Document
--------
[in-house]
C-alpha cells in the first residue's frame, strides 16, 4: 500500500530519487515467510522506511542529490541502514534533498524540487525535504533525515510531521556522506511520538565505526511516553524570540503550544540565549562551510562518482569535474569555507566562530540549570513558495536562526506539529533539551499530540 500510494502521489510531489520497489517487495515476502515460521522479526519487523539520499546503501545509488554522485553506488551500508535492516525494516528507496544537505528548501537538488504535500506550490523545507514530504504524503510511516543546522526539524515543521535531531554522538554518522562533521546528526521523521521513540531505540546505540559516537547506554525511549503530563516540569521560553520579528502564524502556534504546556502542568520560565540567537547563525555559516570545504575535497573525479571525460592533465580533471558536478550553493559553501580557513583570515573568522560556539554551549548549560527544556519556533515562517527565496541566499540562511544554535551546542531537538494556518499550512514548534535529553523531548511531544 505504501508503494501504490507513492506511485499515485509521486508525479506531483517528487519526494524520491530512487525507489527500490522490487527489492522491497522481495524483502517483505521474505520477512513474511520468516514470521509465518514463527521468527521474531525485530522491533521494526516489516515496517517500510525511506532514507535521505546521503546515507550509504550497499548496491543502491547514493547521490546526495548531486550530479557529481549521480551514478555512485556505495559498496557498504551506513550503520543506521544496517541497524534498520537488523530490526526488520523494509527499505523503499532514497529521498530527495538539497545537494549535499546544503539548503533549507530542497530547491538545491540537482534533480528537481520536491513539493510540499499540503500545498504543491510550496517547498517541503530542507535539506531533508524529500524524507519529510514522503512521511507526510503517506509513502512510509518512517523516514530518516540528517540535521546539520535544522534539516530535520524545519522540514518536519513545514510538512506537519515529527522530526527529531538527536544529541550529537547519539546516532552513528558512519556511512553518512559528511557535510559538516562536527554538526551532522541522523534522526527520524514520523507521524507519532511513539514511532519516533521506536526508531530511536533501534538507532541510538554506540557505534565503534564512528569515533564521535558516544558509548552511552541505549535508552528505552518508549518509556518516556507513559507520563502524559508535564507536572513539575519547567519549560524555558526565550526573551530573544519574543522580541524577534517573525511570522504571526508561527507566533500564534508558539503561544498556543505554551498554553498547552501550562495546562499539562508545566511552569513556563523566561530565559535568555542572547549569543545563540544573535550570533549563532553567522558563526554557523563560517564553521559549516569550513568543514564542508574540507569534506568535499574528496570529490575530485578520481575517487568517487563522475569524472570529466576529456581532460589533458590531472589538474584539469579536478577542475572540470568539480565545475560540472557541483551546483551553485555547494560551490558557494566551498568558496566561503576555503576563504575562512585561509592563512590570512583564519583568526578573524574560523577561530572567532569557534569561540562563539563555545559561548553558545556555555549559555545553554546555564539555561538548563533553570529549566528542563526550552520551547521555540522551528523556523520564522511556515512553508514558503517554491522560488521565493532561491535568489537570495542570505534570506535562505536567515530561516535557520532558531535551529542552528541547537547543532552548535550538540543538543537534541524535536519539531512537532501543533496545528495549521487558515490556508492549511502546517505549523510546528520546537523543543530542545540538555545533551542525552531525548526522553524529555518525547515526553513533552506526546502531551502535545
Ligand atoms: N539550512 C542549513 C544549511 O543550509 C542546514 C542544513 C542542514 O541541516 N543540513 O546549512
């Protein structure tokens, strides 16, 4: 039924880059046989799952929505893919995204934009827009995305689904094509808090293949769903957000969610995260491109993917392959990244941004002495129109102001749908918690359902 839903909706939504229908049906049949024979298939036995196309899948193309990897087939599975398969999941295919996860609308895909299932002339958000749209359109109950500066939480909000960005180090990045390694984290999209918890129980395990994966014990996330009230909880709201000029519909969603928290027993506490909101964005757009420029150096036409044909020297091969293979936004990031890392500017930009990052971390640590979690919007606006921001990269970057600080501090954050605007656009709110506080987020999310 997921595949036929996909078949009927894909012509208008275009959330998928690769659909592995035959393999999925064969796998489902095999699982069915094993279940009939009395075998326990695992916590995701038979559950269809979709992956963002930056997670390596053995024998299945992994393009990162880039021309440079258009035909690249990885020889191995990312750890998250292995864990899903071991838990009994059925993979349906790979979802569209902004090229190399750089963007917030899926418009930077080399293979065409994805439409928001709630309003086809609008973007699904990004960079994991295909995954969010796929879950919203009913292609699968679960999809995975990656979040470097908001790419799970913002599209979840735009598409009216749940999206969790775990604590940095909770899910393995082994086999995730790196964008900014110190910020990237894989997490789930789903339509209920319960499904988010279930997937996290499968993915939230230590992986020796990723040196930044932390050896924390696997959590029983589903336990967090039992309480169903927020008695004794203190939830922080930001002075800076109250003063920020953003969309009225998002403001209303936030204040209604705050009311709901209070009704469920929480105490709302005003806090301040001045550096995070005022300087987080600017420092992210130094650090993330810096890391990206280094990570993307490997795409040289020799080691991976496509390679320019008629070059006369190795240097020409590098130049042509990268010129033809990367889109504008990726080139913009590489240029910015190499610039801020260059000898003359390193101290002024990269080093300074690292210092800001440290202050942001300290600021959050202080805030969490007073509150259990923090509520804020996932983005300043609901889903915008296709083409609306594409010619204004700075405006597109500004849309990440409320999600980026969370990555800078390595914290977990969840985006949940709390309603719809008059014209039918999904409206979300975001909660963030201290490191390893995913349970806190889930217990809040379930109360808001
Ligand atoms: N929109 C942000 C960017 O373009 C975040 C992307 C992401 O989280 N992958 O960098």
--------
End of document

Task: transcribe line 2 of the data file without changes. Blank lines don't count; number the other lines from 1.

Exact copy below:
C-alpha cells in the first residue's frame, strides 16, 4: 500500500530519487515467510522506511542529490541502514534533498524540487525535504533525515510531521556522506511520538565505526511516553524570540503550544540565549562551510562518482569535474569555507566562530540549570513558495536562526506539529533539551499530540 500510494502521489510531489520497489517487495515476502515460521522479526519487523539520499546503501545509488554522485553506488551500508535492516525494516528507496544537505528548501537538488504535500506550490523545507514530504504524503510511516543546522526539524515543521535531531554522538554518522562533521546528526521523521521513540531505540546505540559516537547506554525511549503530563516540569521560553520579528502564524502556534504546556502542568520560565540567537547563525555559516570545504575535497573525479571525460592533465580533471558536478550553493559553501580557513583570515573568522560556539554551549548549560527544556519556533515562517527565496541566499540562511544554535551546542531537538494556518499550512514548534535529553523531548511531544 505504501508503494501504490507513492506511485499515485509521486508525479506531483517528487519526494524520491530512487525507489527500490522490487527489492522491497522481495524483502517483505521474505520477512513474511520468516514470521509465518514463527521468527521474531525485530522491533521494526516489516515496517517500510525511506532514507535521505546521503546515507550509504550497499548496491543502491547514493547521490546526495548531486550530479557529481549521480551514478555512485556505495559498496557498504551506513550503520543506521544496517541497524534498520537488523530490526526488520523494509527499505523503499532514497529521498530527495538539497545537494549535499546544503539548503533549507530542497530547491538545491540537482534533480528537481520536491513539493510540499499540503500545498504543491510550496517547498517541503530542507535539506531533508524529500524524507519529510514522503512521511507526510503517506509513502512510509518512517523516514530518516540528517540535521546539520535544522534539516530535520524545519522540514518536519513545514510538512506537519515529527522530526527529531538527536544529541550529537547519539546516532552513528558512519556511512553518512559528511557535510559538516562536527554538526551532522541522523534522526527520524514520523507521524507519532511513539514511532519516533521506536526508531530511536533501534538507532541510538554506540557505534565503534564512528569515533564521535558516544558509548552511552541505549535508552528505552518508549518509556518516556507513559507520563502524559508535564507536572513539575519547567519549560524555558526565550526573551530573544519574543522580541524577534517573525511570522504571526508561527507566533500564534508558539503561544498556543505554551498554553498547552501550562495546562499539562508545566511552569513556563523566561530565559535568555542572547549569543545563540544573535550570533549563532553567522558563526554557523563560517564553521559549516569550513568543514564542508574540507569534506568535499574528496570529490575530485578520481575517487568517487563522475569524472570529466576529456581532460589533458590531472589538474584539469579536478577542475572540470568539480565545475560540472557541483551546483551553485555547494560551490558557494566551498568558496566561503576555503576563504575562512585561509592563512590570512583564519583568526578573524574560523577561530572567532569557534569561540562563539563555545559561548553558545556555555549559555545553554546555564539555561538548563533553570529549566528542563526550552520551547521555540522551528523556523520564522511556515512553508514558503517554491522560488521565493532561491535568489537570495542570505534570506535562505536567515530561516535557520532558531535551529542552528541547537547543532552548535550538540543538543537534541524535536519539531512537532501543533496545528495549521487558515490556508492549511502546517505549523510546528520546537523543543530542545540538555545533551542525552531525548526522553524529555518525547515526553513533552506526546502531551502535545